As part of his responsibilities, Richards oversees the V.I. Tax Assessor, who will probably not be the most popular person in Love City when the property revaluations are complete.

Tax Revaluation
In 1999, several hotels sued the V.I. Government, citing unfair property tax procedures. Citing a 1936 tax law, the federal court decided that the system was illegal and ruled that the V.I. Government must implement a new appraisal system.

The tax assessor’s office has already inspected commercial properties, and is currently conducting on-site inspections of all residential properties throughout the territory. The new appraisals could translate into huge property tax bills for St. John residents. And those affected the most might simply have the misfortune of living next door to someone who built a million dollar home—even though their home may be modest.

Taxes Shouldn’t Displace Residents
“I share St. John residents’ concern,” said Richards. “I believe that in particular, St. John—given the level of million-dollar properties—could be affected the greatest. I believe that the people who have lived there for hundreds of years should not have to undergo this type of tax increase.”

“The new tax system could lend itself to displacing the local people who have been there for their entire lifetimes, and that is not right,” he continued.

The tax revaluation program was not devised by the local government, Richards pointed out.

“When I took office in 2003, the court ordered that properties must be taxed at actual value,” he said. “We are under a federal court order—this is not an initiative of the V.I. government.”

The federal court’s ruling didn’t stop at altering the tax system—it also eliminated tax exemptions.

“There was a 10 percent increase cap on residential property taxes which was in place since the existence of the V.I. government,” Richards said. “The elimination of the 10 percent cap was critical because it doesn’t allow for the government to control the rise in property taxes. That created a whole problem in itself.”

Taxes Controlled by Feds
Richards has been working in conjunction with Delegate to Congress Donna Christensen to push for a repeal of the 1936 tax law.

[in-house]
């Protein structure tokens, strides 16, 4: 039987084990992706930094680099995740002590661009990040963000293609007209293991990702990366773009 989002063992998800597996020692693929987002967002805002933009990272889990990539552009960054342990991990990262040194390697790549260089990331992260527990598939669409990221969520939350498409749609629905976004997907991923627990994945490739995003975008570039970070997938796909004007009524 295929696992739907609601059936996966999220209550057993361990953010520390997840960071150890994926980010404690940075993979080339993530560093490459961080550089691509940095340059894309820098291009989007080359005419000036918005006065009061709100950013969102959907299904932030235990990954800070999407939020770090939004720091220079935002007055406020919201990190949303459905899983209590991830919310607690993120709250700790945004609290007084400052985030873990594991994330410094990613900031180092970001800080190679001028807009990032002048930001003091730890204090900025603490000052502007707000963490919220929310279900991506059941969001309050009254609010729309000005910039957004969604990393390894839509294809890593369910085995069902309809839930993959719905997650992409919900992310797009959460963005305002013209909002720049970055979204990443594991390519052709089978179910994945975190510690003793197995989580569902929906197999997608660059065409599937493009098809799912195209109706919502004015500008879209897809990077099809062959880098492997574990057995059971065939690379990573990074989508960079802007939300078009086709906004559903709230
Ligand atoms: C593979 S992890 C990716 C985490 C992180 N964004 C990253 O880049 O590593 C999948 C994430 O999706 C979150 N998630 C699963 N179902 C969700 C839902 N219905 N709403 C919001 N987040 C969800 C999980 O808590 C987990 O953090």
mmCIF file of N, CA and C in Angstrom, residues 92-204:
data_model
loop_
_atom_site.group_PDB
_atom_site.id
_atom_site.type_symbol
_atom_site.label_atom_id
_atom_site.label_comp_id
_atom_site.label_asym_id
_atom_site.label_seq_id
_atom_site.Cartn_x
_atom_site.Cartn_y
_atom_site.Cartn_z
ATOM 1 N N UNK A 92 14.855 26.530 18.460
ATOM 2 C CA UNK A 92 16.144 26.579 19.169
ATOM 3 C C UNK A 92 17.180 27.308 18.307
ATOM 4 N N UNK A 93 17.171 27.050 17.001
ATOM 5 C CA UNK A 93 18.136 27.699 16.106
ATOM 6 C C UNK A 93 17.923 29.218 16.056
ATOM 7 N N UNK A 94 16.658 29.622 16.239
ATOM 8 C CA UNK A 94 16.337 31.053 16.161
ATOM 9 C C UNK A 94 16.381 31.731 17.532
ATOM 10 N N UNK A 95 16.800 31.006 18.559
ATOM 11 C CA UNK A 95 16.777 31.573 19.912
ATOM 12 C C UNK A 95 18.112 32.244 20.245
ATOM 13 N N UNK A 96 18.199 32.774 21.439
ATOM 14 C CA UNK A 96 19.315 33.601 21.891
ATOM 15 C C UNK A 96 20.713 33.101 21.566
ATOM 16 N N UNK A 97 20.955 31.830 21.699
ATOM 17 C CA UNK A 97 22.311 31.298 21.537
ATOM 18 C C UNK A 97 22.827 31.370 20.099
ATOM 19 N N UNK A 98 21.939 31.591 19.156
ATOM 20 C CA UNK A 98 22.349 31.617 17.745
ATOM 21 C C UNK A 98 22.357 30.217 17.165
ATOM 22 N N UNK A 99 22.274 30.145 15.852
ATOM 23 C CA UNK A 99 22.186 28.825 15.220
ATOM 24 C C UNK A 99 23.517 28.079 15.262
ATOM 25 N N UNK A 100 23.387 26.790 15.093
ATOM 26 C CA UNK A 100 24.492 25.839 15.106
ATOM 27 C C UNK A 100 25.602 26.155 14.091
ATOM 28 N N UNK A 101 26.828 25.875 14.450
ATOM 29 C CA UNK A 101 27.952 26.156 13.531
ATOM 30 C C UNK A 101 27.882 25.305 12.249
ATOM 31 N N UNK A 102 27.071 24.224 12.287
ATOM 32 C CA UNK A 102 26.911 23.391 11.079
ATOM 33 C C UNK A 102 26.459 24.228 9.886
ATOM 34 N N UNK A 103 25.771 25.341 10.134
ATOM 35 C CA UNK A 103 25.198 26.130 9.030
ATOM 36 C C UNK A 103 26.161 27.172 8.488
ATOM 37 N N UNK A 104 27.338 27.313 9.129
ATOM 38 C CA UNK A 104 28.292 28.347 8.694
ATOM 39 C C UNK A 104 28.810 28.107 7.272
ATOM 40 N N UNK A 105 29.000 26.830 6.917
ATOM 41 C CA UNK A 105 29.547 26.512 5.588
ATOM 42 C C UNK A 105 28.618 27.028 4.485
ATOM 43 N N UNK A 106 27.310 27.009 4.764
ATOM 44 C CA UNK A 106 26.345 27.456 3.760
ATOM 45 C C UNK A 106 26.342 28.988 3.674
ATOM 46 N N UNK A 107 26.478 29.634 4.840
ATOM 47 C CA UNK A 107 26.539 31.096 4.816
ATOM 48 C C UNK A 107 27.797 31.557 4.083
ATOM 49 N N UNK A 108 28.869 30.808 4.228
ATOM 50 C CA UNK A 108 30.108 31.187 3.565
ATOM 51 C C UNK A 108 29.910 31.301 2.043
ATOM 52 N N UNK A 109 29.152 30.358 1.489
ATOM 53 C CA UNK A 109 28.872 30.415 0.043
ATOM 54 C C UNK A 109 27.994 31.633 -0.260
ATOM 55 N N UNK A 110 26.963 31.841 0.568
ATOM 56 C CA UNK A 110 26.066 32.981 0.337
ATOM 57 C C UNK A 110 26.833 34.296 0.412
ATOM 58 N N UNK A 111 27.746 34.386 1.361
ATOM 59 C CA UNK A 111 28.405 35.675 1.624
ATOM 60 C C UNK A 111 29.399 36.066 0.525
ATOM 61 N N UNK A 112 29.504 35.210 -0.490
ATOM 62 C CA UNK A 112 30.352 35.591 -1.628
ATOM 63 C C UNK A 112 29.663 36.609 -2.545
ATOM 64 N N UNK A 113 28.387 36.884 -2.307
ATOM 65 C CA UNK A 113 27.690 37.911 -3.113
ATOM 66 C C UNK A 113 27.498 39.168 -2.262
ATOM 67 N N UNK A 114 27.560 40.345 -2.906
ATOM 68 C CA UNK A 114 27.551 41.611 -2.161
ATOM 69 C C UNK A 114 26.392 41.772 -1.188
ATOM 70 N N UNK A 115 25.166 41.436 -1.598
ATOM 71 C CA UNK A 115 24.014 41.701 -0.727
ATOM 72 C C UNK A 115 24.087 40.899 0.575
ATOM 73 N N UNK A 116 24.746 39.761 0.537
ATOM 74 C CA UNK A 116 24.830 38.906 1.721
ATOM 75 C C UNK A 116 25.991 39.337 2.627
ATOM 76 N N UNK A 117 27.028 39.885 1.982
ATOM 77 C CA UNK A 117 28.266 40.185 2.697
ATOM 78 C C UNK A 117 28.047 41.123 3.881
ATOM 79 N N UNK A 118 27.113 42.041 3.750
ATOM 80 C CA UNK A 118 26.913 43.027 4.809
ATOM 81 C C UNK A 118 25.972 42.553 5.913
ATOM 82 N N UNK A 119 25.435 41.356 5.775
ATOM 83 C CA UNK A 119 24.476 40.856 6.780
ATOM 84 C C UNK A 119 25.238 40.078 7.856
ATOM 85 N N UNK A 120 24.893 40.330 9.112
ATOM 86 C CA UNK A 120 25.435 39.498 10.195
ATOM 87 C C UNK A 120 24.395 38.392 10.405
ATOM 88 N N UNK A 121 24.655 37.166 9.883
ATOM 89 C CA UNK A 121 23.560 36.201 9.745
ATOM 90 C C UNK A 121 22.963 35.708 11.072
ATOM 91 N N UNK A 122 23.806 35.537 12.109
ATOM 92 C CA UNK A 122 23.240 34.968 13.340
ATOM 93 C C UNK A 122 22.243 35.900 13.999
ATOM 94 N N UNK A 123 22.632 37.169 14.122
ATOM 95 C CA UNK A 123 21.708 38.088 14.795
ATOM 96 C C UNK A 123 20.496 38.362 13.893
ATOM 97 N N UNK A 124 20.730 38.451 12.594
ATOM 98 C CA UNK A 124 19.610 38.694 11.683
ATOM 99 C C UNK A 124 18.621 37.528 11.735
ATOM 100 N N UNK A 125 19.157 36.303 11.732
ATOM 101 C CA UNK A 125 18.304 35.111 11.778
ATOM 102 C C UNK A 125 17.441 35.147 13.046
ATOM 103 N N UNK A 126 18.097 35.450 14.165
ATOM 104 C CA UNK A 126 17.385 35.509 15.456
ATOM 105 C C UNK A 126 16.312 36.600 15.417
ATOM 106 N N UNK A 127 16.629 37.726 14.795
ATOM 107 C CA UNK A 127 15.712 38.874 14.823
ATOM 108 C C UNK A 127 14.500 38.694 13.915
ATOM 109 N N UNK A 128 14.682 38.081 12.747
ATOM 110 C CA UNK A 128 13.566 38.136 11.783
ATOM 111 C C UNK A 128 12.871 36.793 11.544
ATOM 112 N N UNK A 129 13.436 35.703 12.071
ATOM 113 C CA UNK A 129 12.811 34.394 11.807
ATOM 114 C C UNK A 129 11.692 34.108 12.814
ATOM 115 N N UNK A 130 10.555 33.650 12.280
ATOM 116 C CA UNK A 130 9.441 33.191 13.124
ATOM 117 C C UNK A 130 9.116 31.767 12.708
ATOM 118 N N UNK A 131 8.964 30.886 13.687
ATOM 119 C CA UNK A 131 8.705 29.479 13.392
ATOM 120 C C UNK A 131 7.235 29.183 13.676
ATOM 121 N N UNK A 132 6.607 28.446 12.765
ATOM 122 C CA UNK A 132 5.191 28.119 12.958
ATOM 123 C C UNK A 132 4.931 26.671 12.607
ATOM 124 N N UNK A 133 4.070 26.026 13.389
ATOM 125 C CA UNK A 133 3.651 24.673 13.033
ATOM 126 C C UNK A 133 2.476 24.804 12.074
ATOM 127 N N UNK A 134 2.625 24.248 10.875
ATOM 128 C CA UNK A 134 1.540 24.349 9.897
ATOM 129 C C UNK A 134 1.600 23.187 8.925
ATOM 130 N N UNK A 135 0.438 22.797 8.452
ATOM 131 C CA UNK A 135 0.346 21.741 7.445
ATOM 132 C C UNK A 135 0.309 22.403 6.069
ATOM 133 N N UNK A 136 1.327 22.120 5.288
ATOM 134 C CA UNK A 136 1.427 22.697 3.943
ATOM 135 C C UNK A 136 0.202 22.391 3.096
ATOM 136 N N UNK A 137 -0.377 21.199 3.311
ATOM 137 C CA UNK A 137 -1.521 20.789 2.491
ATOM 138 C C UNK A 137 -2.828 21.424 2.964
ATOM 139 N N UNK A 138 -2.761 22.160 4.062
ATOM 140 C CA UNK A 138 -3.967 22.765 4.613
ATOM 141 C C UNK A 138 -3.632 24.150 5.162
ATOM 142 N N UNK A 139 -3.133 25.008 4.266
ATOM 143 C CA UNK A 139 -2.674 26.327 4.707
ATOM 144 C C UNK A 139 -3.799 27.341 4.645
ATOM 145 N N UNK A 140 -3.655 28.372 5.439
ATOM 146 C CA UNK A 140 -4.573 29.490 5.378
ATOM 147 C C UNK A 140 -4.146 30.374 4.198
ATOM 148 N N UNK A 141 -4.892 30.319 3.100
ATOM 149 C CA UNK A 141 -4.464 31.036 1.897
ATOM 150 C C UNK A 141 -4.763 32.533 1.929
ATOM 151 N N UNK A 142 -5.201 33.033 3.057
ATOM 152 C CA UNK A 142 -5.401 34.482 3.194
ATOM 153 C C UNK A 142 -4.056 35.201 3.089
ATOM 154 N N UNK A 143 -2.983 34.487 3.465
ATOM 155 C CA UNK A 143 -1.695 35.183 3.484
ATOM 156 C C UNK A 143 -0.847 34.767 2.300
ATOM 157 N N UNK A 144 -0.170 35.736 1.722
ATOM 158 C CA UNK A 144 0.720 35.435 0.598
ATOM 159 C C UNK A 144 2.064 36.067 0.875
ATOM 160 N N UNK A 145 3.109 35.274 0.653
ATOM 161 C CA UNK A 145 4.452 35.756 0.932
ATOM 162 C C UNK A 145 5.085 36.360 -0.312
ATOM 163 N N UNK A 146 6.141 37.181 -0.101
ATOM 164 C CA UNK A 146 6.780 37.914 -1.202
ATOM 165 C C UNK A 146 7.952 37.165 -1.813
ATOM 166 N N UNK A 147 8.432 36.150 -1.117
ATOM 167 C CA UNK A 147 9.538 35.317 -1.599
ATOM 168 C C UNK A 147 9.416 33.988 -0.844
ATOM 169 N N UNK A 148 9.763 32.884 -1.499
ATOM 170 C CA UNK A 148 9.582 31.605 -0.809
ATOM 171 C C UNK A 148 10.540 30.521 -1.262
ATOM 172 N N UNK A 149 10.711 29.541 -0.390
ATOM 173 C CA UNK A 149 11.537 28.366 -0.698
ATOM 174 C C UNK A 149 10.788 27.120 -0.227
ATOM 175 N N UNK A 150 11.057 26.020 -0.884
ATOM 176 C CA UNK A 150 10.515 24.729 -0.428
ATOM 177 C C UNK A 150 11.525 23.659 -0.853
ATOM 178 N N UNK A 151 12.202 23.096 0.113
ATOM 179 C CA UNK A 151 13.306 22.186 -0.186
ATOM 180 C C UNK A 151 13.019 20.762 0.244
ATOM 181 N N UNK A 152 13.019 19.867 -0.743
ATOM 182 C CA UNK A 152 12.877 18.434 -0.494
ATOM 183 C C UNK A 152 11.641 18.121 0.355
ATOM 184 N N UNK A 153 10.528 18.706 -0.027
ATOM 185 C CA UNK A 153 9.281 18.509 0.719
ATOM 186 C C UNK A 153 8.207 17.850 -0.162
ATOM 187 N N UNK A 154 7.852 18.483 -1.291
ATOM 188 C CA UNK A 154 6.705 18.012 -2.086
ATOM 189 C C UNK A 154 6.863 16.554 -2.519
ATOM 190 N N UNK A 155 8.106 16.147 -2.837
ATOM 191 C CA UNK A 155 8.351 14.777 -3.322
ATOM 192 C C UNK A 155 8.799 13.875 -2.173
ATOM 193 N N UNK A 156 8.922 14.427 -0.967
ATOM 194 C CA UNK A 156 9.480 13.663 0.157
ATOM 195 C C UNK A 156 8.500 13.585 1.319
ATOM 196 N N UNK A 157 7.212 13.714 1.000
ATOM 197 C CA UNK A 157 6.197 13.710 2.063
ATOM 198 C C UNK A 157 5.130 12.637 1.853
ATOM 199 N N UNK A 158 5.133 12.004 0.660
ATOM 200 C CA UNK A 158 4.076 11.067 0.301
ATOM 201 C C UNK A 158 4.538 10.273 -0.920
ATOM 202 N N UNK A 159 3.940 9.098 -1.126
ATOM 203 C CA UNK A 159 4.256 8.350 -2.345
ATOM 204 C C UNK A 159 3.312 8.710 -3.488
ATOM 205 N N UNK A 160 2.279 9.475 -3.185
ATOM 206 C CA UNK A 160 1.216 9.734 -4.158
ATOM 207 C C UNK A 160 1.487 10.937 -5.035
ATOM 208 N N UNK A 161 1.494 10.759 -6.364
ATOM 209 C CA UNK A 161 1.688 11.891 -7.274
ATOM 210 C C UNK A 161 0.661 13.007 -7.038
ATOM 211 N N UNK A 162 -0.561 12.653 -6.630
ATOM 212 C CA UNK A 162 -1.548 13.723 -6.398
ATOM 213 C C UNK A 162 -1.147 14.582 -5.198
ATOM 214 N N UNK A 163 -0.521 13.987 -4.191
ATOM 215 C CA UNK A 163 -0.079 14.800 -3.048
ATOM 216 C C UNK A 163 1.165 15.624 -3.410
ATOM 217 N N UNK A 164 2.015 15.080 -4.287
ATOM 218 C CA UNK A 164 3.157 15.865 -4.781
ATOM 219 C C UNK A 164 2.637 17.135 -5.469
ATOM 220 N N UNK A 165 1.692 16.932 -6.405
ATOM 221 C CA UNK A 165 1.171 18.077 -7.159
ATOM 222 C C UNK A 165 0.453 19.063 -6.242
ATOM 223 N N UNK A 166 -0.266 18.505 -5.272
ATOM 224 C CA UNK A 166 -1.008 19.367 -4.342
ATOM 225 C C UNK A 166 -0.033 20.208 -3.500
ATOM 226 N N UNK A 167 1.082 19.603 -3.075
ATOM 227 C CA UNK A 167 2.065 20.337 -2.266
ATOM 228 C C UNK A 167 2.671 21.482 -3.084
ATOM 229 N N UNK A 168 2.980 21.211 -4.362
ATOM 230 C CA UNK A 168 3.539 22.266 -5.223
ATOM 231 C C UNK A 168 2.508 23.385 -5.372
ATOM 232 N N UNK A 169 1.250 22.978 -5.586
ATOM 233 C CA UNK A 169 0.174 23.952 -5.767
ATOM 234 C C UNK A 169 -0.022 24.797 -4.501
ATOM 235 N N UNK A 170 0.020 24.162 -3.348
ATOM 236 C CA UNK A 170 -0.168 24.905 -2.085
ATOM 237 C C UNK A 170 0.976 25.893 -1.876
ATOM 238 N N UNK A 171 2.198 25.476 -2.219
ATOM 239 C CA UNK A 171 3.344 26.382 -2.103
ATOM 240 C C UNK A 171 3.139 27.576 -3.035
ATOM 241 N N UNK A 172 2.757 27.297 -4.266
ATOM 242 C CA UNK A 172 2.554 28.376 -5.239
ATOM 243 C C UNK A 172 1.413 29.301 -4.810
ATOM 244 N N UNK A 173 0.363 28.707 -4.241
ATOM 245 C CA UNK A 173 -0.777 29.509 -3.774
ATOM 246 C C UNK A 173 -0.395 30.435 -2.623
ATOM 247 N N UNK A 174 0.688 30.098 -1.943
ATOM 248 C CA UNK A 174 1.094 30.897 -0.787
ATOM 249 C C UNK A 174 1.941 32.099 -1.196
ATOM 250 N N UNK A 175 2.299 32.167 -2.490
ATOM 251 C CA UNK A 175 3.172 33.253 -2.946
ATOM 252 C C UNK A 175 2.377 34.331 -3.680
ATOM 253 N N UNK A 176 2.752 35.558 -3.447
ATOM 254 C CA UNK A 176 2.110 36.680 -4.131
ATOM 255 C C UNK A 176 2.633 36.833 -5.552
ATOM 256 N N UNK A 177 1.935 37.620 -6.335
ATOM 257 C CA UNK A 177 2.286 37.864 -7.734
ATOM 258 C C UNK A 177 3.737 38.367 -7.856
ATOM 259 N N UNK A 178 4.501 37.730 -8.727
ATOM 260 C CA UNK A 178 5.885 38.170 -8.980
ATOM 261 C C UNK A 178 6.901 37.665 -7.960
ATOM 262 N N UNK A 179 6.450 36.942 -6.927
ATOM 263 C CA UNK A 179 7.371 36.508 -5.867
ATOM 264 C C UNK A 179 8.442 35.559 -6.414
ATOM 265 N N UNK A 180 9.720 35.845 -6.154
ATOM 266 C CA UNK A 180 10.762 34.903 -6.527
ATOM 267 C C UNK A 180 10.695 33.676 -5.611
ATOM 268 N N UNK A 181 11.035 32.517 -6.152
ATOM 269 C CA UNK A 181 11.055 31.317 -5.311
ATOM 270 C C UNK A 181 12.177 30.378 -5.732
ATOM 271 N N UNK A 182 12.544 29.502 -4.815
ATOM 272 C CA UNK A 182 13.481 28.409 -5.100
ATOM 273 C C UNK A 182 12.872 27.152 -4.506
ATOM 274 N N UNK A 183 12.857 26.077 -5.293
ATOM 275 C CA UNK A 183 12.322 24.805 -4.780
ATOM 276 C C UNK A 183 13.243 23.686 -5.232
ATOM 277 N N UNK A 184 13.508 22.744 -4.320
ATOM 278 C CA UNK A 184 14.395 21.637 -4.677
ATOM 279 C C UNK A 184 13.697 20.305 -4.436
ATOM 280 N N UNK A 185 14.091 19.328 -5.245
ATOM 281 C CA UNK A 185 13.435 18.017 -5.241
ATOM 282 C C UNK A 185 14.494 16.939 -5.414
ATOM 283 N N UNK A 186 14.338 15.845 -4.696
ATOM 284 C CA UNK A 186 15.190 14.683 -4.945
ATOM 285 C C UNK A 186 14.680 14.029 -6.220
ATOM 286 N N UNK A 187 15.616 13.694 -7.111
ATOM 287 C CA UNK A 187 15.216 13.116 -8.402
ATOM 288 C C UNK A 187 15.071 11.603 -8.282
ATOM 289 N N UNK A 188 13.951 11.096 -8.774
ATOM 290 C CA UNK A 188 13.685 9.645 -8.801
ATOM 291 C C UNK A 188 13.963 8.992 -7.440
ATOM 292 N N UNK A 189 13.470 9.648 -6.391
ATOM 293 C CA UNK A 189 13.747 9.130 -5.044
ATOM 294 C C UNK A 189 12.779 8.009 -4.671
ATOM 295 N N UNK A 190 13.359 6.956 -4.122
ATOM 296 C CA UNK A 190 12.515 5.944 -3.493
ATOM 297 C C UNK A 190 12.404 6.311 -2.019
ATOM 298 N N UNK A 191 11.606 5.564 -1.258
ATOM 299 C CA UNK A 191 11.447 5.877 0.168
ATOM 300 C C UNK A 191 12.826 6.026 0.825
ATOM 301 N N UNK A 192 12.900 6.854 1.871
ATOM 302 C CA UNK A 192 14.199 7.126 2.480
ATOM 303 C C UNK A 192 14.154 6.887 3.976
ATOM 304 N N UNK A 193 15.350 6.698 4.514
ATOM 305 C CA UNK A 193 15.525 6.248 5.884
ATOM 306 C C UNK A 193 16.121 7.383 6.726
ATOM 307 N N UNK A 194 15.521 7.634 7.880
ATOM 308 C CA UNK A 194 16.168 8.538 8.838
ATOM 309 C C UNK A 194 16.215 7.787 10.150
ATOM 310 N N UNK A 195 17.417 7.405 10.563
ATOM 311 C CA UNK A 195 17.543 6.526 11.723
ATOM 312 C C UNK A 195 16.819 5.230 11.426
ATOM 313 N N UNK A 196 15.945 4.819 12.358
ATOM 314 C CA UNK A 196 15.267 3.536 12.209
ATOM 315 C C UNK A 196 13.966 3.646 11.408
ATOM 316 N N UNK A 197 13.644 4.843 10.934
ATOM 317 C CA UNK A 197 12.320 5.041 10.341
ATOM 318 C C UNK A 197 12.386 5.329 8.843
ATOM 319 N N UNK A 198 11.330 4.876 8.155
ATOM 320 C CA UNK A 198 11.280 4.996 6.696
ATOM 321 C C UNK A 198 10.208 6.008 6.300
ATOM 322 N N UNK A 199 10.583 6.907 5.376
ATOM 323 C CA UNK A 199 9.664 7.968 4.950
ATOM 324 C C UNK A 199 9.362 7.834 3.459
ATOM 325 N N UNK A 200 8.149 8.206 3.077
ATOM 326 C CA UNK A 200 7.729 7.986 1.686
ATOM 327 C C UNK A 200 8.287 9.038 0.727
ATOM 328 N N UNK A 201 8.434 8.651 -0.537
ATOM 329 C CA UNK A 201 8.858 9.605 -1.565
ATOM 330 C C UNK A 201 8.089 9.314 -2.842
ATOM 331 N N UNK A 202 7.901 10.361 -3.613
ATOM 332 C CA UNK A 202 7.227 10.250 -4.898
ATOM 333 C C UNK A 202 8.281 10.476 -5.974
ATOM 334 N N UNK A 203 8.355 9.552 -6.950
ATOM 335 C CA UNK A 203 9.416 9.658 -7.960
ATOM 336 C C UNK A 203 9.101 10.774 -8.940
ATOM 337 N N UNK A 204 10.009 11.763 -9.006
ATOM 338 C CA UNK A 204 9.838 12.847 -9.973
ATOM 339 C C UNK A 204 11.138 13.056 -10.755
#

“I have testified in Washington before the U.S. Senate Committee,” he said. “I believe strongly that the law should be repealed. We are the only U.S. jurisdiction where the local property taxes would be controlled from a federal, rather than a territorial level.”

If the 1936 law is repealed, it would give the local government the ability to develop its own tax policy, and control skyrocketing tax increases.

“If the delegate and I are successful, it would give the power back to the local leaders,” Richards said.

Planned Development Needed
As the rampant pace of development on St. John continues, Richards is calling for more planning and foresight.

“There is a feeling from the people who have lived on St. John all their lives that somehow the outside element is impacting their day to day life,” he said. “While there is always need for growth and development, it should always be in concert with the people who make up the community. Development should be in their best interest.”

“The people of St. John must set the tone and directive that the community should go in,” Richards continued. “The livelihood of the people who live there should always be considered first. Development is good, but it should be tempered and structured in a way that the people who live there benefit from it.”

The Future is a “Green Light”
As Richards’ four-year term is due to expire in November, his political future is full of possibilities. Although he wouldn’t confirm or deny that he would run for lt. governor again, or possibly even governor—saying only that the near future is a “green light”—Richards’ dedication to public service will ensure that he remains a fixture of the V.I. government landscape.

“I’ve always believed that what I do is service,” he said. “Every member of the community should be aware that politics is nothing else but service. Service—along with teaching—is the most noble thing that one can do.”

“The young should always understand that service is what builds character and builds one’s community,” Richards continued. “It’s sort of dedicating one’s self to making the community a better place. Service is always laudable and respectful.”